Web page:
Jerry Kramer, Hall of Famer: Long wait for Packers great finally over
On Dec. 31, 1967, from inside the 1-yard line with 16 seconds remaining in the National Football League Championship Game against the Cowboys, Packers quarterback Bart Starr ran in the Ice Bowl-winning touchdown behind right guard Jerry Kramer. It was perhaps the most famous block in the history of the NFL, and now, a half-century later, Kramer is finally joining his eight Green Bay teammates from that squad in the Pro Football Hall of Fame.
A nine-time finalist in the modern era of the Hall of Fame, and considered one of its most notably absent, Kramer was elected to the institution as a senior candidate on Sunday. The announcement was made by the Hall of Fame's selection committee in Minneapolis before Super Bowl LII.
In his 11th appearance on the ballot – nine times as a modern-era finalist, twice as a senior nominee – Kramer at last was chosen and will be inducted into the Pro Football Hall of Fame Class of 2018 in Canton, Ohio, on Aug. 4.
In recent years, Kramer's Hall of Fame candidacy, and omission, had become an annual occasion for incredulous consternation among Wisconsin fans and media. The offensive guard, who played 130 games in 11 seasons for Green Bay (1958-68), was a member of Packers teams that won five NFL championships and the first two Super Bowls. He was an All-Pro five times and an integral part of Vince Lombardi's signature "Packer Sweep" run play. In 2009, Kramer was ranked No. 1 in the NFL Network's Top 10 list of players not in the Hall of Fame and, before being selected, he'd been the only member of the league's 50th-anniversary team not in the hall.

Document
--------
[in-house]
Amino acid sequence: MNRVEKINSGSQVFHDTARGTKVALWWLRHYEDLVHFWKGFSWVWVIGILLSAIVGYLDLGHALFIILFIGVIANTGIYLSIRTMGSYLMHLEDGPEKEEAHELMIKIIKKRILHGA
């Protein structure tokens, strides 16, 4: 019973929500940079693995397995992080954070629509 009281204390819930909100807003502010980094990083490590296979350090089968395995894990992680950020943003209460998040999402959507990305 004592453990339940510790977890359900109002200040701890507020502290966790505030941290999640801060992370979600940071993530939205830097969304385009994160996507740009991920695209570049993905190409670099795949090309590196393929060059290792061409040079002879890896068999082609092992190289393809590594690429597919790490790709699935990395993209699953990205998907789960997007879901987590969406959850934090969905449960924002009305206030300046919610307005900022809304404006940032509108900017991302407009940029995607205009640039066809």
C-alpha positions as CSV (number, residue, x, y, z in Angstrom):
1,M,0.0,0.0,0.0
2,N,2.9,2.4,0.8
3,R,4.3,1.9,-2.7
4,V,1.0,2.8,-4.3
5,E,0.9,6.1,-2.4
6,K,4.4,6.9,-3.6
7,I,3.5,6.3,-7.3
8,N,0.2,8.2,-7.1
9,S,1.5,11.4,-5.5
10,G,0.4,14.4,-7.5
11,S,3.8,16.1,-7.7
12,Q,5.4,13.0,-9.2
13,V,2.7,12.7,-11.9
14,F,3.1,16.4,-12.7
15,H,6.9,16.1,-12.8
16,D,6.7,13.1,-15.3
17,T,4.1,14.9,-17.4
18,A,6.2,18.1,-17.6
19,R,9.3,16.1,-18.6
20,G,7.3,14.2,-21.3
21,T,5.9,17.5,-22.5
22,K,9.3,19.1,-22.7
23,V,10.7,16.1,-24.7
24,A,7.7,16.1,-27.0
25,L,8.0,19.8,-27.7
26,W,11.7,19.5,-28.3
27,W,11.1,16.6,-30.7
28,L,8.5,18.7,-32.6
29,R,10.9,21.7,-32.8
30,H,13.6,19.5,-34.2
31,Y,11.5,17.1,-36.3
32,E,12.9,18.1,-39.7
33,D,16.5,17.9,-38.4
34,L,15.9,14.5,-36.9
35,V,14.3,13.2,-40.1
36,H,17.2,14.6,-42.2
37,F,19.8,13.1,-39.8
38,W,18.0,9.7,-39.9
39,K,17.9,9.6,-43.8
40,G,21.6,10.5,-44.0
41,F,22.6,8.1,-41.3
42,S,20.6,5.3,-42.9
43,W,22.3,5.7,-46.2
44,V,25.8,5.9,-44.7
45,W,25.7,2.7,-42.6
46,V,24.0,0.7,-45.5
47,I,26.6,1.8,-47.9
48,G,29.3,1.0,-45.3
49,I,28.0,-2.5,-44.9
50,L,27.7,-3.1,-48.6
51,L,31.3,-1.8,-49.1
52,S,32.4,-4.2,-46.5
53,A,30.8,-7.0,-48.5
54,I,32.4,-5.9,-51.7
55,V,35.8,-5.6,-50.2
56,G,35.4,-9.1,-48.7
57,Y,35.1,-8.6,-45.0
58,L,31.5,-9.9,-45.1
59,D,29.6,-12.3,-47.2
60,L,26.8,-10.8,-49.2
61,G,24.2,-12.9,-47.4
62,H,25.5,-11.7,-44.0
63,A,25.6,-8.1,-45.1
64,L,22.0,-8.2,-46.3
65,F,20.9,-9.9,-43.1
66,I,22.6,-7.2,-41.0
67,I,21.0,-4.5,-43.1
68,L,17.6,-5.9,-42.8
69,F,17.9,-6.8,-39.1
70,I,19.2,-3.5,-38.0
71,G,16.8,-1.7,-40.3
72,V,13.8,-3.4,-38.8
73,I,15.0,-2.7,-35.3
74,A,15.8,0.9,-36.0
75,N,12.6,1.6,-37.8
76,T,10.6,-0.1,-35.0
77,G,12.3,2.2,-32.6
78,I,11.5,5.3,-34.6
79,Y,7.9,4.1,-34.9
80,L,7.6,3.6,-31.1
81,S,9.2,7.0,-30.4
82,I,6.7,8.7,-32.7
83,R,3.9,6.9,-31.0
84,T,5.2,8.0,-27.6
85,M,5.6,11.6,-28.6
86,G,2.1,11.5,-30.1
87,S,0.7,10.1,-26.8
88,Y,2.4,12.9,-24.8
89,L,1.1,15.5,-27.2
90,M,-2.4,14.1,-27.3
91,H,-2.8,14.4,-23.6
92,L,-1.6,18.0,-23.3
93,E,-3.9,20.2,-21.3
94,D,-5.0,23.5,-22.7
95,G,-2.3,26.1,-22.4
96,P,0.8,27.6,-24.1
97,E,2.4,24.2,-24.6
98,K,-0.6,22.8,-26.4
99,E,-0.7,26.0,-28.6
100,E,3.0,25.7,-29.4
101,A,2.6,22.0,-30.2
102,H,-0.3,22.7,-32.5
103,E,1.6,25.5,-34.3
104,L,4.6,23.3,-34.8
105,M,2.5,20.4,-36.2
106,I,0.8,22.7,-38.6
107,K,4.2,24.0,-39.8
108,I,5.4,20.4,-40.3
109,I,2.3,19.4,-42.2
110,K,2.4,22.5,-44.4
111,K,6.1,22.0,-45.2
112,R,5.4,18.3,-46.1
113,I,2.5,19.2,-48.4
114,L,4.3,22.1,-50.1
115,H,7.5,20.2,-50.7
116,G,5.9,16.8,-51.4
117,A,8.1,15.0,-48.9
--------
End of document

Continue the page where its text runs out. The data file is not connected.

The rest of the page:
But the long wait for the affable Kramer and his band of staunch supporters is now over.
This is how Kramer described sitting in his Minneapolis hotel room to learn his fate, and then ultimately getting the good news from Pro Football Hall of Fame president and CEO David Baker:
"There were 10 times I was waiting for a knock on my door and it didn't come. So there wasn't a great deal of confidence that it was going to happen this time," Kramer said. "And I understood we were in our rooms from 3:30 to 4, and so 3:30 comes by and 3:40 comes by and 3:50 comes by, and 3:55 comes by, and there's a knock on the door. I've got my family with me and a bunch of friends. So we go to the door, and it's the maid.
"So we gather ourselves and try and get it back together, and all of a sudden the door goes, 'Boom, boom, boom.' I said, 'That's it,' and the most beautiful man I've ever seen, the big hunk down here at the end (Baker) was standing there with the cameras and stuff behind him. I was over the top. It was something I was afraid to believe in, I was afraid to hope for, so I kept trying to keep those emotions out there somewhere. But hey, I'm here and I'm part of the group. Thank you very much."
Packers President/CEO Mark Murphy spoke for the organization in congratulating Kramer on his "well-deserved honor."